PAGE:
Privatized military operations have been a constant presence in conflict zones throughout history. Today, private contractors support the United States and its allies in Iraq and Afghanistan in unprecedented numbers.
The contractor headcount in Iraq nearly matches U.S. troop strength, which raises questions of whether the private sector’s role in combat operations has outpaced regulatory, doctrinal and management practices.
The contractors behind these privatized military operations do not all fall into traditional industry categories, and the different sectors that make up this industry are not always well understood nor have they been studied in detail.
Earlier this year, a group of 21 military and civilian students, as well as faculty, from the Industrial College of the Armed Forces completed an in-depth report that looked at this sector of the industry. The study, titled, “Privatized Military Operations,” resulted from five months of extensive research and dozens of interviews with military officials, civilian leaders, corporate executives and subject matter experts in the United States, United Kingdom and South Africa.
The PMO industry — short for private military operations — and the market it serves are global. Companies such as MPRI and Blackwater USA perform training and logistics services, weapon maintenance and repair, security services and in some cases, defensive military operations.
The wars in Iraq and Afghanistan have brought notoriety to the industry and have exposed issues related to the U.S. government’s ability to manage such a wide array of unintended consequences. The Defense and State Departments are reconsidering the roles of some contracting companies in a conflict zone.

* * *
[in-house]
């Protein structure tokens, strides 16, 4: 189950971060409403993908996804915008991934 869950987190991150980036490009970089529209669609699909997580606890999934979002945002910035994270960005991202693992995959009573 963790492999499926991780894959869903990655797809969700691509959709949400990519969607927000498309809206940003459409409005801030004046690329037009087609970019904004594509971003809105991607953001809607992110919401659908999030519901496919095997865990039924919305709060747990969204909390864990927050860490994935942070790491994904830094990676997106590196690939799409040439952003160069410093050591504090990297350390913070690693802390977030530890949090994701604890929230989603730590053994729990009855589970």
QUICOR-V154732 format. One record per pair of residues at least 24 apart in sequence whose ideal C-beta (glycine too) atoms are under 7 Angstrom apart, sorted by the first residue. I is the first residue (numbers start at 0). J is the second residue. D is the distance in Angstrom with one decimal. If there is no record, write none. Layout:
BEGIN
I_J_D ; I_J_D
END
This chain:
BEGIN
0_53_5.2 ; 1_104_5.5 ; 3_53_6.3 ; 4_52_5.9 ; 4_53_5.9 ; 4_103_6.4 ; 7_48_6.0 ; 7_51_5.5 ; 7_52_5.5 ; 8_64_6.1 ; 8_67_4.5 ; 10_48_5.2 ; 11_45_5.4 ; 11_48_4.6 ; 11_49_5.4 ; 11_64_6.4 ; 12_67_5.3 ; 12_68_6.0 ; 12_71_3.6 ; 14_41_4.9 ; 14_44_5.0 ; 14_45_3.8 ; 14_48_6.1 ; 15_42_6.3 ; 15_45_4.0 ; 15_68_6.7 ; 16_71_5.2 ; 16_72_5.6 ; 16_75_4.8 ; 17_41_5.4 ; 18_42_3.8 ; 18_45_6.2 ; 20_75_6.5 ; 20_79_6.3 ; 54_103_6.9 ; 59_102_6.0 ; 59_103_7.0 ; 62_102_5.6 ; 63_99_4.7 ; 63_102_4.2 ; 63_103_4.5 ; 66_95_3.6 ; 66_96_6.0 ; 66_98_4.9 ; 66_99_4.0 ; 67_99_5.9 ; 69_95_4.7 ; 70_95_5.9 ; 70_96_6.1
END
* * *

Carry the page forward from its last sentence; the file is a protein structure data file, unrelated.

Although contracted military support is practically as old as war itself, it has not been deeply studied. Even within the government, it is not well understood as a formal industry segment.
The bulk of the members of this industry are small privately held companies. While most people associate the PMO industry with large corporations such as Kellog Brown and Root (KBR), Blackwater USA, and DynCorp, most are small firms with annual revenues of less than $8 million.
These firms include three broad service categories: consulting, security and logistics.
Military consulting firms provide services such as training assistance — exercise planning and execution, distance learning and tactical instruction — planning assistance, such as doctrine development, planning, recruiting and testing — and technical assistance such as linguistics, systems engineering and testing.
Other contractors provide security services such as executive protection — bodyguards, and personal security detachments — physical security services, including risk assessment, crisis management, intelligence gathering, interpreters and intelligence gathering support; and physical security — convoy escort, facility protection and monitoring services.
Others provide logistics support such as fuel and cargo transport, subsistence services and sanitation services, base operations support and weapons support — depot and operational maintenance, acquisition logistics and field engineering.
This industry, like most others in the United States, has a trade association — The International Peace Operations Association (IPOA). About 40 percent of the companies it represents did not exist before 9/11.
As the industry expands to satisfy the government’s growing demand, it is also consolidating via mergers and acquisitions to create larger and more broadly capable firms. The current wave of consolidation is taking three distinct forms. First, small and medium-sized firms are merging with rivals to strengthen niche positions.